The Bedazzling Ms Bainbridge
It’s been a long time since a book has left me in such a mess as this. I cannot shake it from my head, and feel really saddened. Although I’ve long been a fan of Beryl Bainbridge, the Liverpudlian writer whose messy, boozy life was a world apart from her brilliant, wrenching books, I had not read her historical novels.
A reader on Amazon points out:
‘It’s fair to say that Bainbridge isn’t feted as much in her home city as other Scouse writers such as Willy Russell, Alan Bleasdale, Carla Lane, Roger McGough, Helen Forrester, Kevin Sampson or Jimmy McGovern. Odd, given that Liverpudlians generally take pride in their city’s cultural heritage (we even celebrate that Charles Dickens gave public readings in St George’s Hall) and especially because Bainbridge was shortlisted for the Booker prize five times, more than any other author before or since.’
So, she wasn’t exactly supermarket shelf material, and you can quickly see why. She has a cool eye that surprises by the angle from which it observes. Most of her novels see the world through a tangle of human relationships that can only resolve themselves but cutting threads and causing damage.
In ‘An Awfully Big Adventure’, a production of Peter Pan comes apart at the seams because of a sexual act with horrifying consequences. The titular adventure is Barry’s description of death. In the first novel that I read, ‘The Bottle Factory Outing’, there’s a death on a firm’s picnic that is by turns hilarious and tragic. In ‘Young Adolf’, the youthful Hitler gets a job as a bellboy at a Liverpool Hotel. Ms Bainbridge’s mode is to enlighten through the humorous macabre.
But with ‘Master Georgie’ she surpasses her already high standards. It is a short novel, but densely structured, so that to unpack it all you should read it twice. Furthermore, it benefits from a little knowledge of the Crimean war, the disastrous tragedy that unfurled among cholera-ridden soldiers while self-serving generals played power games with each other.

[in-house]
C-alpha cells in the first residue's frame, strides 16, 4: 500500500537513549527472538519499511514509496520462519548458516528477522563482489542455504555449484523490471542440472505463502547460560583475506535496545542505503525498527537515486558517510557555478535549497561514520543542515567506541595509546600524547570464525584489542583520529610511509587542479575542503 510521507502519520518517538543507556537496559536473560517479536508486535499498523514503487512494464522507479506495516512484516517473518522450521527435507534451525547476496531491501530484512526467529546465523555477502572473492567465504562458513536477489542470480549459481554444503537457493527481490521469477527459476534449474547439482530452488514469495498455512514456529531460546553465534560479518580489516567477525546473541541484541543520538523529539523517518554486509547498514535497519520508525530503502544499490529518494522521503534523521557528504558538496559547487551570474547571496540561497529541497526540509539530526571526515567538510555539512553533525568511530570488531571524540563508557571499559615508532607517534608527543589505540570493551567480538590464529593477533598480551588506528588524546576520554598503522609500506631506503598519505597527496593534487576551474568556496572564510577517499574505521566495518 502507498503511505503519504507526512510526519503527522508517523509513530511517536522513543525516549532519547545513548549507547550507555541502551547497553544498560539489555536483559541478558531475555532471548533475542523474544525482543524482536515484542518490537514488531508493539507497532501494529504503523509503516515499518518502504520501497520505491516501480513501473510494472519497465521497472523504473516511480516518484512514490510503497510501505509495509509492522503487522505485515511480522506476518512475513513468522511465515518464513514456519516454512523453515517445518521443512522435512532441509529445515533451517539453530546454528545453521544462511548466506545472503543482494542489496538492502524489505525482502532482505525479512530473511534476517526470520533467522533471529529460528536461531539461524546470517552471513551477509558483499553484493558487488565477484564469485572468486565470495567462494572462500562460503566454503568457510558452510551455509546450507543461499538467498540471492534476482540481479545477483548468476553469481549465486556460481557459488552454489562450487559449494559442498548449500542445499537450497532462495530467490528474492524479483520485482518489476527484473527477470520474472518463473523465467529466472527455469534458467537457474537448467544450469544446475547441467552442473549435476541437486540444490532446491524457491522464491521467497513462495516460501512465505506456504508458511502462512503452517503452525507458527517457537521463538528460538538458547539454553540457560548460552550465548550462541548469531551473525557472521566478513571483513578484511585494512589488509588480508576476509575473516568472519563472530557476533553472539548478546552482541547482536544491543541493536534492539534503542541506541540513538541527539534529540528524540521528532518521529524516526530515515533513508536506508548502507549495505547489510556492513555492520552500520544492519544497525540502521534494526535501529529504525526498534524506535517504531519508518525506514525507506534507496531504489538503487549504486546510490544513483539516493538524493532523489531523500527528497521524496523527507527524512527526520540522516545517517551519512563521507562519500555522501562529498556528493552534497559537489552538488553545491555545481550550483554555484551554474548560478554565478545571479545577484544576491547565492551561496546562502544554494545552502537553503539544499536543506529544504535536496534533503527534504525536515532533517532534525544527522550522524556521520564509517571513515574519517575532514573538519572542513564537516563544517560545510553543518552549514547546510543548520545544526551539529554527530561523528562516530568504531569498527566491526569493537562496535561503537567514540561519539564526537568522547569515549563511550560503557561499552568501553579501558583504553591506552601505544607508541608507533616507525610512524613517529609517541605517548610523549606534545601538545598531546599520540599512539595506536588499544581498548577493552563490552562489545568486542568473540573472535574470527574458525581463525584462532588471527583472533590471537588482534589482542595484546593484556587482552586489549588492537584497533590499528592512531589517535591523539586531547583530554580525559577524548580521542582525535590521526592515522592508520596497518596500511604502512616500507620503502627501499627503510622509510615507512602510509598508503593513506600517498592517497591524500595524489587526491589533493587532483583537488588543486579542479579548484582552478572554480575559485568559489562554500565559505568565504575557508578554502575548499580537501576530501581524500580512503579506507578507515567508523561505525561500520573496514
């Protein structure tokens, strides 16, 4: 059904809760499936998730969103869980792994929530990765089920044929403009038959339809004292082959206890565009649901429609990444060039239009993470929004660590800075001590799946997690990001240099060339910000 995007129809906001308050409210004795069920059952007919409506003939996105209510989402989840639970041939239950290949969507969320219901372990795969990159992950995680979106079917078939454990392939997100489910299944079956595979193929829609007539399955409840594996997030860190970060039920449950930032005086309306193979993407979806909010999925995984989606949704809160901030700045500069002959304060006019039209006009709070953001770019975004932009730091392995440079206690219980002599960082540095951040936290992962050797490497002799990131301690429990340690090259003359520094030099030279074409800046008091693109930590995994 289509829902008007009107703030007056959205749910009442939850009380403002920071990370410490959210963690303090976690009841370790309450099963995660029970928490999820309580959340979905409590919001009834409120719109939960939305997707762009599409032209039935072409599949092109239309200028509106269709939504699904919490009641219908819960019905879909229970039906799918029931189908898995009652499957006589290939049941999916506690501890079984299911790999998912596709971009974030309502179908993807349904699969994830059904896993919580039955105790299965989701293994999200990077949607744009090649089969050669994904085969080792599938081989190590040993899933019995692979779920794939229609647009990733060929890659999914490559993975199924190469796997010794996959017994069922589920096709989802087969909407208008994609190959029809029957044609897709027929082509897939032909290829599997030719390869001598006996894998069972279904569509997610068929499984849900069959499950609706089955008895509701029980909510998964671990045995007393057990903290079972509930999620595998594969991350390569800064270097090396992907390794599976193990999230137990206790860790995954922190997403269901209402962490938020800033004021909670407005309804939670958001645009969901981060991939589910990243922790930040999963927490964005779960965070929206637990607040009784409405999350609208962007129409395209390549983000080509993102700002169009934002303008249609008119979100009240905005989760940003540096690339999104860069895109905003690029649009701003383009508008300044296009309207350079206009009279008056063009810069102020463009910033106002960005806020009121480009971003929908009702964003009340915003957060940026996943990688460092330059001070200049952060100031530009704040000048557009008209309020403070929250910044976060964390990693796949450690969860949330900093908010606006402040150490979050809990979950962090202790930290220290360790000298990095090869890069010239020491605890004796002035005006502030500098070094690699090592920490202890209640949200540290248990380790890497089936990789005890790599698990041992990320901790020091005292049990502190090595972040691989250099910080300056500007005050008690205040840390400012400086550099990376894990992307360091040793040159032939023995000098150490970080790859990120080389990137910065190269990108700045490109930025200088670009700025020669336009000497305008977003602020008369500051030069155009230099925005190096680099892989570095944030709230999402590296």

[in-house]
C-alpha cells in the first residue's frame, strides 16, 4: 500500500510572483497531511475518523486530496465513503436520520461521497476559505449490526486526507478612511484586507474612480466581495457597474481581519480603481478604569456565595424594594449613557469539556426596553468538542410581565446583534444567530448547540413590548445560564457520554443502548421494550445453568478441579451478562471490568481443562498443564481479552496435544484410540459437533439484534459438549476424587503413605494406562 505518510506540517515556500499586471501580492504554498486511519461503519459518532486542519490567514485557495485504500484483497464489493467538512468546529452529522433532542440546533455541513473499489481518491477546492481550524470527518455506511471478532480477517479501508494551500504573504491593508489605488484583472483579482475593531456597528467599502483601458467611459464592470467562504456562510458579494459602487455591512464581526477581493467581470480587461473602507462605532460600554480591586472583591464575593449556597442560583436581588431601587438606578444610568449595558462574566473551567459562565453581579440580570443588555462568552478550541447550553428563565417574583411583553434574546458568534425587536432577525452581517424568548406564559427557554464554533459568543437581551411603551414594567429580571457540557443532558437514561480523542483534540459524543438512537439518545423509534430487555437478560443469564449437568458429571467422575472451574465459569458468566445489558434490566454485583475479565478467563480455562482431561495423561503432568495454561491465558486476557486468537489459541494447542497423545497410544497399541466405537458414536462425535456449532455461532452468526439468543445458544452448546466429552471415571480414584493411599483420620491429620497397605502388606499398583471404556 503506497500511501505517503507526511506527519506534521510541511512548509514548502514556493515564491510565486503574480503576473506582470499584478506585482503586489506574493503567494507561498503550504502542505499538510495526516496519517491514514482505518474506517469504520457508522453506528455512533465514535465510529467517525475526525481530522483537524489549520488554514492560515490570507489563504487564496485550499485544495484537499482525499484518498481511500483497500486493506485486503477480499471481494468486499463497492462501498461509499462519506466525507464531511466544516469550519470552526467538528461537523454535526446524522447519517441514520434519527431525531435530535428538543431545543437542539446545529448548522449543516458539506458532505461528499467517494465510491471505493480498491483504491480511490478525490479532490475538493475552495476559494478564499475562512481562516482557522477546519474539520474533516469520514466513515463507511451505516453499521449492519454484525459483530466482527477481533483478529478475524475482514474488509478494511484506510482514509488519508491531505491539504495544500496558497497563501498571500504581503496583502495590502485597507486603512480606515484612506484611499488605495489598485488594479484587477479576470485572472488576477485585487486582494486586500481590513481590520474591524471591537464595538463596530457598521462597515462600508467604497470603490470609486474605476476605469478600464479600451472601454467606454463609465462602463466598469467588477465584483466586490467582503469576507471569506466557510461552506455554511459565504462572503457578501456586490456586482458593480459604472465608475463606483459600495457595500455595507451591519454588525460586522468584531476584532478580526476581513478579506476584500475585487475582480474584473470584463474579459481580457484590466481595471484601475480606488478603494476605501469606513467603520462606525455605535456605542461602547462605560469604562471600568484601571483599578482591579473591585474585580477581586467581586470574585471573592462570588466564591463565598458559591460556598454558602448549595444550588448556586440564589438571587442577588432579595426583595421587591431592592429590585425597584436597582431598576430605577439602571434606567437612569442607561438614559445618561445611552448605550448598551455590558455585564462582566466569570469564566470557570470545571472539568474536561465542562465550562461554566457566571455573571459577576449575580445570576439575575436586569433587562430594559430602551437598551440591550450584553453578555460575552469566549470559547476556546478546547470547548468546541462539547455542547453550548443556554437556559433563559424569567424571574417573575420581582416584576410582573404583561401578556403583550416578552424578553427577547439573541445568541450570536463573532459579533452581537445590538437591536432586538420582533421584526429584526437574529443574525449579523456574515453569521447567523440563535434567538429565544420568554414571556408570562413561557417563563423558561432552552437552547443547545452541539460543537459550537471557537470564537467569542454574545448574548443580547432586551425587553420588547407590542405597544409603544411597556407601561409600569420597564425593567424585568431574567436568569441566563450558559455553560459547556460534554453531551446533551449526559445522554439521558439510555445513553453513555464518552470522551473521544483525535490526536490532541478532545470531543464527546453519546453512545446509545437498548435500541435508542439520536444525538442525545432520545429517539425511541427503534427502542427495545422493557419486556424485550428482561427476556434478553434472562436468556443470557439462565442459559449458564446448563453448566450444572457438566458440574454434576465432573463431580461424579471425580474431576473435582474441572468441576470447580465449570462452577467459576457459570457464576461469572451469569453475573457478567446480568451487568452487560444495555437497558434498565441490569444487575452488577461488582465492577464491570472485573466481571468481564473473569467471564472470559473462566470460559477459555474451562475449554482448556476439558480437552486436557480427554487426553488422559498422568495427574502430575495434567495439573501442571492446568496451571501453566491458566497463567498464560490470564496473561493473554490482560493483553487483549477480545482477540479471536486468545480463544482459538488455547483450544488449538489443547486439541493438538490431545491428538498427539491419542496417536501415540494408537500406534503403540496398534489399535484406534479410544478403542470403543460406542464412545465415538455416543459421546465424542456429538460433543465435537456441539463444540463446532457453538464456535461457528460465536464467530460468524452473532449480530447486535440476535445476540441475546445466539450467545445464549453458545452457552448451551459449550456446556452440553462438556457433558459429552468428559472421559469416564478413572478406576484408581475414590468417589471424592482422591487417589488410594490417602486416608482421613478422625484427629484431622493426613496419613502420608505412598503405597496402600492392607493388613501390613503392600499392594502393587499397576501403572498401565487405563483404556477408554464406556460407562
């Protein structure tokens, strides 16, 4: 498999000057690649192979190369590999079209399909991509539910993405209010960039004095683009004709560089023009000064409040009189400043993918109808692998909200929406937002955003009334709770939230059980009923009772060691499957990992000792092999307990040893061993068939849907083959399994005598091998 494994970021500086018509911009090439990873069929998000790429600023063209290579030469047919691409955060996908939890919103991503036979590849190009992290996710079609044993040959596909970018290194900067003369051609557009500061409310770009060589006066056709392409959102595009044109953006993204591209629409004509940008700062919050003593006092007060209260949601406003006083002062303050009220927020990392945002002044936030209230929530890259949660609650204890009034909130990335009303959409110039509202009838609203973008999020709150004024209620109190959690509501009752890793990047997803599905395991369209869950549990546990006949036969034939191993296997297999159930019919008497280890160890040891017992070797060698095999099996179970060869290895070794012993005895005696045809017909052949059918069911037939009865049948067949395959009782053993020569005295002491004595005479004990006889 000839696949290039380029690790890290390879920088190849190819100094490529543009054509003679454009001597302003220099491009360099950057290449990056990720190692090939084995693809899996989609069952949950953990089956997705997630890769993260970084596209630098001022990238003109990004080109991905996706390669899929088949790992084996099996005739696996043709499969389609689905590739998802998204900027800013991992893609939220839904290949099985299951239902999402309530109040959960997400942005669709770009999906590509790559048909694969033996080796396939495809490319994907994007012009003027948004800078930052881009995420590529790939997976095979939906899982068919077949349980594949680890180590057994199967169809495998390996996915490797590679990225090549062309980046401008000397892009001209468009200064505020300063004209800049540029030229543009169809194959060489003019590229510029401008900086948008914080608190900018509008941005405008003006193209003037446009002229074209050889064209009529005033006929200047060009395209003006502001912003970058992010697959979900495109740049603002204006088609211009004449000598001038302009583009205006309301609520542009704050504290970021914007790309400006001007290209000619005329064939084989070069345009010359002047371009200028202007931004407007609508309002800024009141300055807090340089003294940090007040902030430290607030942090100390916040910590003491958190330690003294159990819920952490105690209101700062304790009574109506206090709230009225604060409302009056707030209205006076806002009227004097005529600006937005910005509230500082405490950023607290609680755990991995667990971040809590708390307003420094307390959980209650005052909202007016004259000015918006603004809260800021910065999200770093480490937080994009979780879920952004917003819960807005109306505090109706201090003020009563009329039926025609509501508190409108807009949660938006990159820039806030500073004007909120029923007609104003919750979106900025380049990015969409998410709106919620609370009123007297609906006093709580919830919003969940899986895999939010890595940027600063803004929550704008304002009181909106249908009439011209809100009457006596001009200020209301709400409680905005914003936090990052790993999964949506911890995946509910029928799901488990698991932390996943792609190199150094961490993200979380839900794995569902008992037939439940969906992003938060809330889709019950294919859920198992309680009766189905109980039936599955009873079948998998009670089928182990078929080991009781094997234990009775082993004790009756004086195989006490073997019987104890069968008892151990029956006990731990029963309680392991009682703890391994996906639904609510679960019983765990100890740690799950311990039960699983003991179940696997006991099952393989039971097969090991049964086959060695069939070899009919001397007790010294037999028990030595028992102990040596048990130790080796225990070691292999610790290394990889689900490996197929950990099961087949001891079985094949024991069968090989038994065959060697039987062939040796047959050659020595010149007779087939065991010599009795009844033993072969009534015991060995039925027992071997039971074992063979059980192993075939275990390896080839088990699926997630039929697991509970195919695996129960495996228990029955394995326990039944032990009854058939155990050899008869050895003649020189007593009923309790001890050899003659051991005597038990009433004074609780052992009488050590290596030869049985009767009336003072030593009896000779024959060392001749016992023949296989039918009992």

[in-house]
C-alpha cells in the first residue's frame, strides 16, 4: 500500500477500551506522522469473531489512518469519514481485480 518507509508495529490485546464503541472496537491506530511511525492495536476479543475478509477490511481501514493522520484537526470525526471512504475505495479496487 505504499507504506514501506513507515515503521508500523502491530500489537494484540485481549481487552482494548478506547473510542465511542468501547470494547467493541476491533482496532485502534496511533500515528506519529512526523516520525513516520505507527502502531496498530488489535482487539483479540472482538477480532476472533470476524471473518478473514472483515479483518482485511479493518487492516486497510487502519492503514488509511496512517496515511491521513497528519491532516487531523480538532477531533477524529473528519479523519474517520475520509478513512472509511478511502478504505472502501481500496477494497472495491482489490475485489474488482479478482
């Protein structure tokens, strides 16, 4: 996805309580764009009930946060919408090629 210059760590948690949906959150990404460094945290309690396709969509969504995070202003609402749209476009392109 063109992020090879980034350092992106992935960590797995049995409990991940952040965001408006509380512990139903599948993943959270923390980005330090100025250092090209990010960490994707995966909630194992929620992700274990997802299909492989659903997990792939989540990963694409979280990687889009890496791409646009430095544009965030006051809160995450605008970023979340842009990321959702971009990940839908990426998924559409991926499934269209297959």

Although short, the novel comes from multiple viewpoints, and none of the speakers are identified although you quickly realise who they are. It takes a while to rearrange all the puzzle pieces and fit them together, but the more you look at what first appears to be a simple tale the more brilliant and complex it becomes. The handsome doctor and amateur photographer George Hardy is worshipped by practical Myrtle, the orphan who has lived in his family from childhood. She follows behind him, barely noticed, as he takes his pictures and takes care of his patients, never really seeing her.
But Myrtle and the rest of the family go with him to the Crimea without a second thought, because as the head of the family he inspires leadership. They imagine their new lives will be lived in pretty little cottages, and find themselves slowly robbed and starved of the most basic human provisions, shoved here and there by clueless leaders. Symbols abound; Punch & Judy, photography, a tiger skin, misconstrued intentions, furtive sex, loyalty, the mystery of love. The final line is so devastating that I walked around with the book clutched to me for an hour after finishing.
Bainbridge wrote about infidelity, anger, selfishness and finding joy in unlikely places. Her sentences constantly surprise, not for effect but because this is how she sees the world. Nearly all her novel are very short, but contain more than book four times the size. Her talent was recognised, but the Booker judges, ever blind, did not in her lifetime and gutlessly gave her a posthumous award. In her consistent failure to win the Booker, Bainbridge reflects in real life the fate of her fictional characters, who are sidelined, shunned, ignored, dismissed.
She said about her manuscript of ‘A Weekend with Claude’, ‘I honestly don’t think it is a publishable proposition … [it] doesn’t really begin to be a novel … I think publishers would also object to there being no chapter divisions, the multitude of mis-spellings, and the fact that a great many words can only exist in your own imagination. Thinking about it dispassionately, and forgetting that we are friends, I cannot help feeling that the book doesn’t have much to say at all. My greatest quarrel, however, is with the quality of the writing, which lacks the imagery and force necessary to lift it out of the rut.’
She was a chaotic, blunt-spoken woman with a chaotic love life, two suicide attempts, twenty novels (one was rewritten) and a love of Liverpool pubs, and she wrote not like an angel but a demon. I’m not sure the circumstances will ever allow for anyone like her again.